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Be aware of drugs and the brain

March 16, 2015 11:48 am Published by Comments Off on Be aware of drugs and the brain


March 16-22, 2015 marks the 20th anniversary of Brain Awareness Week, the Dana Foundation’s global campaign to increase public awareness of the progress and benefits of brain research.

It is no secret that drugs and alcohol affect the brain. The “good” feeling one can experience through drug or alcohol use is partially due to dopamine release. Dopamine is the chemical that mediates pleasure in the brain; it is released during pleasurable situations and stimulates one to seek out the pleasurable activity or occupation. [NewsMedical.net] This can include consumption of nicotine, alcohol or drugs.

However, dopamine release is a short-term effect, as seen in alcohol use:

Over time, with more drinking, the dopamine effect diminishes until it’s almost nonexistent. But at this stage, a drinker is often “hooked” on the feeling of dopamine release in the reward center, even though they’re no longer getting it. Once a compulsive need to go back again and again for that release is established, addiction takes hold. [Forbes]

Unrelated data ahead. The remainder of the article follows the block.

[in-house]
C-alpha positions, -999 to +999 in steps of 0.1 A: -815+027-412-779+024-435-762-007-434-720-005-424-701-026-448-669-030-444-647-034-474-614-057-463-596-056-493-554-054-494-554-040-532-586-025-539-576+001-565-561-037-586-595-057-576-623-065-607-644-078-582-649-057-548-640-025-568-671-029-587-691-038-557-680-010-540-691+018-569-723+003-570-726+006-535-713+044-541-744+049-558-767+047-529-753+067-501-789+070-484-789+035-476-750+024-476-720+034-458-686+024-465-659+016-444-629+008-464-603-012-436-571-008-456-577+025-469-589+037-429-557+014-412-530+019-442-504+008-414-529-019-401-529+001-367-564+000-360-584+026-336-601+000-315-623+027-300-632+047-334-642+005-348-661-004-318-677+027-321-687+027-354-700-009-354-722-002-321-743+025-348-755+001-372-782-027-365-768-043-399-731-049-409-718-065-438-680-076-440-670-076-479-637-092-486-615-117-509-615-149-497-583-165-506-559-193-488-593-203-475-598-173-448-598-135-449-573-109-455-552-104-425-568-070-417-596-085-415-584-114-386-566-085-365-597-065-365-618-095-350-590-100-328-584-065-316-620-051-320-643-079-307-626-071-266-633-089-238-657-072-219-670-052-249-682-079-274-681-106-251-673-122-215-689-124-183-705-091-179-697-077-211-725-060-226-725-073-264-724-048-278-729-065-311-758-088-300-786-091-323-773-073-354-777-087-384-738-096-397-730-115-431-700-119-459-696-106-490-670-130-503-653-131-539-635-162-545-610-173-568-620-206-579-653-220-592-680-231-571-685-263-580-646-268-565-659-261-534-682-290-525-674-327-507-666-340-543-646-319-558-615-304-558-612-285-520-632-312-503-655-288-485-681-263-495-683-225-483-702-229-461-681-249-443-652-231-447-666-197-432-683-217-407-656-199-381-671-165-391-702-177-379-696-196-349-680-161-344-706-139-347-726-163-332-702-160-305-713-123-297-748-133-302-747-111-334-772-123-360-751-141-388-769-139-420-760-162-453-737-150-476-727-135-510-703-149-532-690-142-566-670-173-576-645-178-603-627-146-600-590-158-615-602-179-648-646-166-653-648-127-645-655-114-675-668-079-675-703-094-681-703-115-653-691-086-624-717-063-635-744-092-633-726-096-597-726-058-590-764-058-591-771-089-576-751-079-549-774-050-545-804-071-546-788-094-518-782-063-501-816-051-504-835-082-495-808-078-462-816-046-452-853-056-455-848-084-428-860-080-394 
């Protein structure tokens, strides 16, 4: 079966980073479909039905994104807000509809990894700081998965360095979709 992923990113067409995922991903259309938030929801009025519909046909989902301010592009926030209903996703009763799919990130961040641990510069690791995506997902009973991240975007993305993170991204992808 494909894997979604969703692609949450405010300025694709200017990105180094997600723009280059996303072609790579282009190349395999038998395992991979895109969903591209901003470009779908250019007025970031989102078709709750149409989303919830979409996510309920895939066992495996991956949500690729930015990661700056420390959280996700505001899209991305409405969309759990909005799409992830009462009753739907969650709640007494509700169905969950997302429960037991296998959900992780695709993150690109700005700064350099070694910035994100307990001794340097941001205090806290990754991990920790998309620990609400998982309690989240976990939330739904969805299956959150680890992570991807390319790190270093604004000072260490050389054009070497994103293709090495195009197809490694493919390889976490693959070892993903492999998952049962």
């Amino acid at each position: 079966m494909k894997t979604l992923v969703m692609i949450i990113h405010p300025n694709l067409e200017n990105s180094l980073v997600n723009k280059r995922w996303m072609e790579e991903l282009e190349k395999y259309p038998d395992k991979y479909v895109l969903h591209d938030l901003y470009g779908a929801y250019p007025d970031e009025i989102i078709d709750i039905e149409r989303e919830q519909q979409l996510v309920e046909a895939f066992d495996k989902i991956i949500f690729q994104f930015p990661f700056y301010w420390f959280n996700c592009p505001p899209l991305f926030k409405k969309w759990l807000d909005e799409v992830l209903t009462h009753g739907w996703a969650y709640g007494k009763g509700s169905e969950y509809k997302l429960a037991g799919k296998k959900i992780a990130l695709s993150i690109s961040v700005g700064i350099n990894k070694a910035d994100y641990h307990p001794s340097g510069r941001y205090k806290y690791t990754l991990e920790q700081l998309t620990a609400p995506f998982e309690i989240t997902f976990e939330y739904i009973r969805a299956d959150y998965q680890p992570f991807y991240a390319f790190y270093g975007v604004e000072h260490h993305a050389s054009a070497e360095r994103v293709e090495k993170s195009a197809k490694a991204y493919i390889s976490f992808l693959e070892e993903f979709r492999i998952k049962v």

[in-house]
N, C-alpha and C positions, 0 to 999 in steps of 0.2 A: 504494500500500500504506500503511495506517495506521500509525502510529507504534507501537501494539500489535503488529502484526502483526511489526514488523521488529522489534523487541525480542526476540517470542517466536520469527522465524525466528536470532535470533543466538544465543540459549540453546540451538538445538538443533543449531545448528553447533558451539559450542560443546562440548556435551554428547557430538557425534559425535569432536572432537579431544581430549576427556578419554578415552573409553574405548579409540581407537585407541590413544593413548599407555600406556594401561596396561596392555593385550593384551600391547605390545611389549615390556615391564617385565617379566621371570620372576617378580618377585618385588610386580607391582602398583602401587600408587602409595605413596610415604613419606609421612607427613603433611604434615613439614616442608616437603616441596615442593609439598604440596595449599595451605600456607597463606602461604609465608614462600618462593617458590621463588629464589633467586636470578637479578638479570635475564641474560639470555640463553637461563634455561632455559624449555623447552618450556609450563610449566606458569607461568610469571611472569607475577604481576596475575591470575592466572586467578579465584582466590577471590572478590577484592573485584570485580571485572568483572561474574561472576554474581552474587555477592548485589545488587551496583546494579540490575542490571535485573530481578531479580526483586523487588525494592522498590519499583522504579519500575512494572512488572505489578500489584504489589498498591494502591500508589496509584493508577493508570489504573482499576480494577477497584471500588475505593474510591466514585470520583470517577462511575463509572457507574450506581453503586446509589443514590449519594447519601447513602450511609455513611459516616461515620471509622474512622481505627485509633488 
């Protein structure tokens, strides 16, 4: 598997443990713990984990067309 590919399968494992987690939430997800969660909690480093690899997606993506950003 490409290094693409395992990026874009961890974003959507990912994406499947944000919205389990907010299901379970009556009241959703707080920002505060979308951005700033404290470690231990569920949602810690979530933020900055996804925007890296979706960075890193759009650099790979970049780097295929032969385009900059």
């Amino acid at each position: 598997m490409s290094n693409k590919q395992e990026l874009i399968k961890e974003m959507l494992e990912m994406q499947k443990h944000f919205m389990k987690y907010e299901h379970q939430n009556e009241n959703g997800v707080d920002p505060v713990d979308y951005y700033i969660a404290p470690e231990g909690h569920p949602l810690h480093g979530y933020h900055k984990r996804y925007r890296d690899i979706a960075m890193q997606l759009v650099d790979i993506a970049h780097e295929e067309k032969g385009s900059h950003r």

The brain’s neurotransmitters are a complicated system. Along with dopamine release, drugs can activate neurons because their chemical structure mimics that of a natural neurotransmitter:

Although these drugs [such as marijuana and heroin] mimic the brain’s own chemicals, they don’t activate neurons in the same way as a natural neurotransmitter, and they lead to abnormal messages being transmitted through the network.

Other drugs, such as amphetamine or cocaine, can cause the neurons to release abnormally large amounts of natural neurotransmitters or prevent the normal recycling of these brain chemicals. This disruption produces a greatly amplified message, ultimately disrupting communication channels. [NIDA]

Long term damage to the brain from alcohol and drug use has been seen in studies — and the teen brain is more vulnerable to affects. For example, a Harvard study found that people who began using marijuana before age 16 and who used it the most performed the worst on a test of cognitive flexibility. [CNN]

Bring awareness to brain health to others! Use the Brain Awareness Week’s Event Planning Guide to plan an event or campaign. Get the word out!

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